August 31, 2015

Ten years later – how the media covered Katrina

Filed under: History, Media, USA — Tags: , , , — Nicholas @ 05:00

W. Joseph Campbell describes the media’s role in contributing to — and sometimes inventing — the persistent myths of what happened in New Orleans during and after Hurricane Katrina made land-fall:

I call it the “myth of superlative reporting,” the notion that in the aftermath of Hurricane Katrina’s onslaught 10 years ago, journalists bravely held powerful officials accountable for their inept responses to a storm blamed for the deaths of 1,800 people.

Dan Rather, the former CBS News anchorman, gave voice to the “myth of superlative reporting,” describing Katrina coverage as “one of the quintessential great moments in television news,” ranking “right there with the Nixon/Kennedy debates, the Kennedy assassination, Watergate coverage, you name it.”

A quintessential great moment is was not.

The reporting of Katrina, as I wrote in my 2010 media-mythbusting book, Getting It Wrong, “was in important respects flawed and exaggerated. On crucial details, journalists erred badly, and got it wrong” in describing horrors the storm supposedly unleashed across New Orleans after making landfall east of the city on August 29, 2005.

Journalists reported snipers firing at medical personnel, I noted. They reported shots were fired at helicopters, halting evacuations from the Convention Center in New Orleans. They told of bodies being stacked like cordwood inside the Convention Center.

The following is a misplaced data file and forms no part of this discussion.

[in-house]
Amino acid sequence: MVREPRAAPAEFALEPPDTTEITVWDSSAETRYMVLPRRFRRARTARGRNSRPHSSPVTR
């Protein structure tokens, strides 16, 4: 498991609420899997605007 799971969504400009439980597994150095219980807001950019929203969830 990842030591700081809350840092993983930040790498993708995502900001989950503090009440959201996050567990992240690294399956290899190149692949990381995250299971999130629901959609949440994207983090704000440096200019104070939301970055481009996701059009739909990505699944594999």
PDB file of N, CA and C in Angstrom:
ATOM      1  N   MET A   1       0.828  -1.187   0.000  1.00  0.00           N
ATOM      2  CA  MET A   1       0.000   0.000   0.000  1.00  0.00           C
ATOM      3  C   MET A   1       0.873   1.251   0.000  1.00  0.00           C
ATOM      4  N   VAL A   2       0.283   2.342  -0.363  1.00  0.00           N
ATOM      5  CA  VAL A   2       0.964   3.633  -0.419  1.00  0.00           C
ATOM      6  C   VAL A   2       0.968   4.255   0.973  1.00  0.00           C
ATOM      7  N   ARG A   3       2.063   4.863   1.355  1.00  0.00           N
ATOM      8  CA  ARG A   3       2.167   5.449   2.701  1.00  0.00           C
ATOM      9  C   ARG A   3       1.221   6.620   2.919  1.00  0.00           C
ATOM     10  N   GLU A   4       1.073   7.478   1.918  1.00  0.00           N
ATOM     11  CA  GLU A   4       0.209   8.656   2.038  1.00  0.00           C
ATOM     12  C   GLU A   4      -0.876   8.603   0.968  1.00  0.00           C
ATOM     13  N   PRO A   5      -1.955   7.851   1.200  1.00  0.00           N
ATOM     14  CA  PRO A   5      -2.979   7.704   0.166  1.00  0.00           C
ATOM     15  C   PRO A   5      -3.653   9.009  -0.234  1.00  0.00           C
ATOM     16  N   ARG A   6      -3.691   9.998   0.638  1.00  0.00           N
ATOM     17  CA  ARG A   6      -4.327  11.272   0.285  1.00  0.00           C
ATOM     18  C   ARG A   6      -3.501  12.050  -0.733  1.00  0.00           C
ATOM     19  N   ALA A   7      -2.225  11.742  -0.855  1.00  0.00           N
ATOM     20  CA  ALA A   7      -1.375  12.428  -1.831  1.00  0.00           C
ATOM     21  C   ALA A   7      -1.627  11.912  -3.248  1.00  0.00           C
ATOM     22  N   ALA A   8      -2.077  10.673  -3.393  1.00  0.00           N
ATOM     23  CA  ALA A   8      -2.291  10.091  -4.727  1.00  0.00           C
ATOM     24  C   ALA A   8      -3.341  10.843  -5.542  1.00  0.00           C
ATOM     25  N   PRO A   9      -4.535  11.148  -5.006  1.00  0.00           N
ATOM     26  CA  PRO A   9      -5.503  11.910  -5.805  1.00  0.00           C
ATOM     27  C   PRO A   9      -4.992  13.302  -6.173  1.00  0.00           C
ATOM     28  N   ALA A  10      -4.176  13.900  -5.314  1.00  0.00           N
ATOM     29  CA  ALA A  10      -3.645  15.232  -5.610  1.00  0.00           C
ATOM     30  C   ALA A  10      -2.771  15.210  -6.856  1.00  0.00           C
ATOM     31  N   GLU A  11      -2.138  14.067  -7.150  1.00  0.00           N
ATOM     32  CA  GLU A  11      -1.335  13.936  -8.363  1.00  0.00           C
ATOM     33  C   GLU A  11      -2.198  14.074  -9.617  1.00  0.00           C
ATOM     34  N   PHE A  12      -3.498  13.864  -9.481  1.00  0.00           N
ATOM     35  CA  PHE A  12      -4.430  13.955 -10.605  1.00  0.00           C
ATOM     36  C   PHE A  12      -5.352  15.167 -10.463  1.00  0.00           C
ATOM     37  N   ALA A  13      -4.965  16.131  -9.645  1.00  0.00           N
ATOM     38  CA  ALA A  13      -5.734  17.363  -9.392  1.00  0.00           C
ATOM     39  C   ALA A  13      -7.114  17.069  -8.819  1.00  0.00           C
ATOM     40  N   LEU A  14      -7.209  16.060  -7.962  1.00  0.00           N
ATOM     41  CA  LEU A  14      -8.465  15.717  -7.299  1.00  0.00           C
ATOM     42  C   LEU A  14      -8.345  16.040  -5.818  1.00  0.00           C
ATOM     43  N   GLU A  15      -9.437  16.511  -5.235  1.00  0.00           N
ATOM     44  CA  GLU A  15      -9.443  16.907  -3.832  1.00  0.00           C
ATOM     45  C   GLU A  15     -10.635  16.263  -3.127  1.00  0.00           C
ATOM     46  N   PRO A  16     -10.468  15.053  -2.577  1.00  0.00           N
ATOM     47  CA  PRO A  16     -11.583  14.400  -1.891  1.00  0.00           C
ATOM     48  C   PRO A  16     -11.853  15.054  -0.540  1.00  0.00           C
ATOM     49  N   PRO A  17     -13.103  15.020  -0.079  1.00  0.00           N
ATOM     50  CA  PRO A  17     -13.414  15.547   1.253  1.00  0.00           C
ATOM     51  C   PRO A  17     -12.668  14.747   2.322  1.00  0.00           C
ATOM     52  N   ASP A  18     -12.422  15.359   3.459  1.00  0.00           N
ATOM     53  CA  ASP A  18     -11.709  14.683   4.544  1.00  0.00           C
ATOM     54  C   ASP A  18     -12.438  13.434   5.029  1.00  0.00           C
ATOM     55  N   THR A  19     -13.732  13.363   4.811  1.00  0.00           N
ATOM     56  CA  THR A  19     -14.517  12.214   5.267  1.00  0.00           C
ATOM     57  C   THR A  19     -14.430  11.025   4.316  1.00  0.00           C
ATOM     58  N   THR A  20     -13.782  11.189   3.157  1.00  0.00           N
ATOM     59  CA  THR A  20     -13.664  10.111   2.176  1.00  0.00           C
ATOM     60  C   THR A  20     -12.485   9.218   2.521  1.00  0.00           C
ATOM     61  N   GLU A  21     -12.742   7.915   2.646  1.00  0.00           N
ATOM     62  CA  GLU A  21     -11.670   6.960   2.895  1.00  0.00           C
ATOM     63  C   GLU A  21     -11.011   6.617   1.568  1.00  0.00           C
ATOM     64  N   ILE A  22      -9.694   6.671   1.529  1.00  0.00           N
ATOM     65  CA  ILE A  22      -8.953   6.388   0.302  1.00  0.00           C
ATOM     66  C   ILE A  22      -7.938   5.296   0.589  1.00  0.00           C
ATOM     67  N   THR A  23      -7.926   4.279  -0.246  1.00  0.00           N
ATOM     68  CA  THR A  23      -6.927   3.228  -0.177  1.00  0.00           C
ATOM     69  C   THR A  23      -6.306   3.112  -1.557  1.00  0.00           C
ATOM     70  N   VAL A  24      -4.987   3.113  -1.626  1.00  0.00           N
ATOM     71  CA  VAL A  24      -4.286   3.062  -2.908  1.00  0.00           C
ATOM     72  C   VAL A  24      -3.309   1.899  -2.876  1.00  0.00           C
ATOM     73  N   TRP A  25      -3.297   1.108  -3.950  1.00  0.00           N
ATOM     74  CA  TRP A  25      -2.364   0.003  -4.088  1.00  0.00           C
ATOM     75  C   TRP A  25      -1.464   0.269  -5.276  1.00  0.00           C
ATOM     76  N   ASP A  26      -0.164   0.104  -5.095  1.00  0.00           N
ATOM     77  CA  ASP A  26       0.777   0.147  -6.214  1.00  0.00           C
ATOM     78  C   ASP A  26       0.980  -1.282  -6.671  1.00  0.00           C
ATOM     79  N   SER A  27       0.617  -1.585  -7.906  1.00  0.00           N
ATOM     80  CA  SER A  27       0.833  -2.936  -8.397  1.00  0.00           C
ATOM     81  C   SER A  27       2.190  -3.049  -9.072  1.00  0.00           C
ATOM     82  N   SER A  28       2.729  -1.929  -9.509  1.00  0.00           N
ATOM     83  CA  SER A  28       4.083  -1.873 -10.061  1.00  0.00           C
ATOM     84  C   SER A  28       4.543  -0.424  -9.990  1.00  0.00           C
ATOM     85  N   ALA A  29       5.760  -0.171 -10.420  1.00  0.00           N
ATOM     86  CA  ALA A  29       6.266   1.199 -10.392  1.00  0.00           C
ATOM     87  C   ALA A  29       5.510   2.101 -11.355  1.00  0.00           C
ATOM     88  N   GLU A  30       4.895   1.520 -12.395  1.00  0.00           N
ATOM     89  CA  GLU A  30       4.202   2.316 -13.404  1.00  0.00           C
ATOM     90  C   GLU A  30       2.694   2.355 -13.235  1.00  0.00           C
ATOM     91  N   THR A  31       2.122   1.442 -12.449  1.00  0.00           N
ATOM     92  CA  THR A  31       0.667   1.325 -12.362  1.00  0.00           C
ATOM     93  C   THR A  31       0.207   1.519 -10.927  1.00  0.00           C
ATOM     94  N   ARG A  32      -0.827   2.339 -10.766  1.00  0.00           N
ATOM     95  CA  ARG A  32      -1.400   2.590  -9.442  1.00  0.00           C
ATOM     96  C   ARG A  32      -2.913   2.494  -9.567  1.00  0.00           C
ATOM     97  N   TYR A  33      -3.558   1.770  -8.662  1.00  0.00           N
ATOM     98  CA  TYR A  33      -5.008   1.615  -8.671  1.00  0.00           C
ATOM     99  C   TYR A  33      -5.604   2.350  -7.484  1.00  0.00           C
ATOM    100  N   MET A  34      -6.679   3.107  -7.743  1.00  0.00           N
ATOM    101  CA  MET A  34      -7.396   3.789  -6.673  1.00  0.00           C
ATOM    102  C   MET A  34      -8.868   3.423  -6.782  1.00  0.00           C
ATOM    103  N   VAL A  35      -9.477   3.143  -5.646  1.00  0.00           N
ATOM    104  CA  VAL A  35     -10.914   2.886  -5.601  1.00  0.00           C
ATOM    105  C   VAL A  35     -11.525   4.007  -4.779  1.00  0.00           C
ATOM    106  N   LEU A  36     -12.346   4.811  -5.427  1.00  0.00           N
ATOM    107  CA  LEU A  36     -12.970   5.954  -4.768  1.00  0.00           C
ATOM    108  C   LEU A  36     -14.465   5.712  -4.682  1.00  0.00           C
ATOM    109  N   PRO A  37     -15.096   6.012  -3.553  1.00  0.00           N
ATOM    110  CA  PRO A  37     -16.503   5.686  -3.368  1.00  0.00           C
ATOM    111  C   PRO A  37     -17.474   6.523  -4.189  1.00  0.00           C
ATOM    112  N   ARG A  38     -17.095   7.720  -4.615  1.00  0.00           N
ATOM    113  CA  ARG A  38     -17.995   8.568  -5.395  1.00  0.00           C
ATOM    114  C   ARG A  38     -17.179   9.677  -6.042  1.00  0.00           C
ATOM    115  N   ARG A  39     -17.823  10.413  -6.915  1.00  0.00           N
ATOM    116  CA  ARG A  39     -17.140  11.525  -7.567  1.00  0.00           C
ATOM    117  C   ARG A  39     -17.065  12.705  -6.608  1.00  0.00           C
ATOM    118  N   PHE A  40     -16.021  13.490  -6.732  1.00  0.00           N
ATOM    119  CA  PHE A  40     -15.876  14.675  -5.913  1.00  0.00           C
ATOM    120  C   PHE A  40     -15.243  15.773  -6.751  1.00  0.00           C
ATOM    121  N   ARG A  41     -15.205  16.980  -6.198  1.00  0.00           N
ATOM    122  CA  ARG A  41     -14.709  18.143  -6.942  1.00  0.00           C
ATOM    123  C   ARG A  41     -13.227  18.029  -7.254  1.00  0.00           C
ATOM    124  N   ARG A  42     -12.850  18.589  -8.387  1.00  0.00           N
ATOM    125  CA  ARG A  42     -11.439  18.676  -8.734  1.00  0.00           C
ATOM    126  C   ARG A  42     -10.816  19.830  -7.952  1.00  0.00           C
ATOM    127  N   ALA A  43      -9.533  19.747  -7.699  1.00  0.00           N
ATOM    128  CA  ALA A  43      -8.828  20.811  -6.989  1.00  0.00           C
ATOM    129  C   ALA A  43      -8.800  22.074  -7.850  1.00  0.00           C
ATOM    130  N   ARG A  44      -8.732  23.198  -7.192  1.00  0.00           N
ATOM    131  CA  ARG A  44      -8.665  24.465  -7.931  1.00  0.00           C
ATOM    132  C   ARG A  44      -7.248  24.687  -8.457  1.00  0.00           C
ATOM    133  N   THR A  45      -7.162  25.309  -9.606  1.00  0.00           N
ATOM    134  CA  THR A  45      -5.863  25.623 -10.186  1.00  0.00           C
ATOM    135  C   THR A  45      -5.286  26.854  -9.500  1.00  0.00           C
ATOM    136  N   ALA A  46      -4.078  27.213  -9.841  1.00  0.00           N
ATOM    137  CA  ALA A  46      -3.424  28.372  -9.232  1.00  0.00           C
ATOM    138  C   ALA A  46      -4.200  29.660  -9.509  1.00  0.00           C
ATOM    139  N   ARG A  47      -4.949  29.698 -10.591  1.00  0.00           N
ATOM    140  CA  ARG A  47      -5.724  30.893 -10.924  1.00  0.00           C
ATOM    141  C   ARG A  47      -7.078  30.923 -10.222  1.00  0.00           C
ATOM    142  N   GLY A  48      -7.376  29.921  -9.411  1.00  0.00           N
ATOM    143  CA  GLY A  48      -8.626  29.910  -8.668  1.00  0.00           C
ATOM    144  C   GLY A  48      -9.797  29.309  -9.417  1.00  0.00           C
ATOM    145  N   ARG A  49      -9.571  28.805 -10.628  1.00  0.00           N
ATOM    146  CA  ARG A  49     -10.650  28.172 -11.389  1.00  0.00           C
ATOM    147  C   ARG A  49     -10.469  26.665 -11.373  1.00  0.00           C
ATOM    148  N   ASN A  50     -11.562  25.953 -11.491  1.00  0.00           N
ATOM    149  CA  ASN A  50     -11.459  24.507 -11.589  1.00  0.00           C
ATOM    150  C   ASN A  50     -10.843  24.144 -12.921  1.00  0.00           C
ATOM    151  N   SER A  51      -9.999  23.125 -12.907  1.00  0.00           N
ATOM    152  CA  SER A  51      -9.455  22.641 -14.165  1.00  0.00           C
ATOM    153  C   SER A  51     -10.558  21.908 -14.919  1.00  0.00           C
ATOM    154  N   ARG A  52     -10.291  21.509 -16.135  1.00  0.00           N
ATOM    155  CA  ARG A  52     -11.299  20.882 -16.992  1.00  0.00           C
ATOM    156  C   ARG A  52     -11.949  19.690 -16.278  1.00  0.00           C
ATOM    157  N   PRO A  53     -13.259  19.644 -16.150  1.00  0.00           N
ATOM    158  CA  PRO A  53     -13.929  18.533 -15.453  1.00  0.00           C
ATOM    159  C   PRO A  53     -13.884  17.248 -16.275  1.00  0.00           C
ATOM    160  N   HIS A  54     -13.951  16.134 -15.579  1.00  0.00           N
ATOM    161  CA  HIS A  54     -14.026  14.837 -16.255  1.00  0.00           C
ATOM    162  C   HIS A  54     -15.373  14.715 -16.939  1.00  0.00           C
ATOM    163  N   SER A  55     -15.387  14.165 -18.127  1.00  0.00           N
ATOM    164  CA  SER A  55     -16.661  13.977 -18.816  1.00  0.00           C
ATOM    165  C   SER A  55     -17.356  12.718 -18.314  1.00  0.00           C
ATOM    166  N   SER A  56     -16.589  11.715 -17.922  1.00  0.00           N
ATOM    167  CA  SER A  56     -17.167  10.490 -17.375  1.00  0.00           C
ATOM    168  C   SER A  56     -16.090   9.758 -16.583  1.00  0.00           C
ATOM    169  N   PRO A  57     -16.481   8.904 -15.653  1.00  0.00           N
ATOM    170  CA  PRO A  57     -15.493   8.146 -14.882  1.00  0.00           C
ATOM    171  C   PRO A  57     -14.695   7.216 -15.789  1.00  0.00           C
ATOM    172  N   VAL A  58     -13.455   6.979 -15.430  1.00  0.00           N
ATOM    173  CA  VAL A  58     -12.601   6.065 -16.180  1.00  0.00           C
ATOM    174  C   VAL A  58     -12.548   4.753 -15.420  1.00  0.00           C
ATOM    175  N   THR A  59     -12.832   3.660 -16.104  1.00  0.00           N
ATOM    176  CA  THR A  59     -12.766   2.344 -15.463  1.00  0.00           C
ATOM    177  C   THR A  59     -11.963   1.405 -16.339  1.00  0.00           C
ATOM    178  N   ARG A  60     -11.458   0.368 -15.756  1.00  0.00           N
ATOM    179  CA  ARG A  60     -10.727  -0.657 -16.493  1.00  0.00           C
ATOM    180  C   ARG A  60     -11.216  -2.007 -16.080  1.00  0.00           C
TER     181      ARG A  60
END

News reports also spoke of roving gangs that terrorized occupants of the Louisiana Superdome, where many people had taken shelter. The reports said children were victims of sexual assault, that one seven-year-old was raped and her throat was slit. They reported that sharks were plying the flooded streets of New Orleans.

None of those reports, as it turned out, was verified or substantiated.

“If anyone rioted,” said a bipartisan congressional report about Katrina, “it was the media.

“Many stories of rape, murder, and general lawlessness were at best unsubstantiated, at worst simply false.”

Erroneous and over-the-top reporting, I wrote in Getting It Wrong, “had the cumulative the effect of painting for America and the rest of the world a scene of surreal violence and terror, something straight out of Mad Max or Lord of the Flies.”

Here’s what I wrote ten years ago, based on the media reports coming out of Louisiana:

I ended up obsessively watching the CNN coverage last night after I got home from work. There was little other choice: CBC’s Newsworld feed looked like some sort of retrospective on an artist’s model I’d never heard of, and most other channels we could pick up were back to showing their regular schedule. I’d hoped that Newsworld would at least pick up the BBC World Service, but that apparently was beyond their ability (or imagination).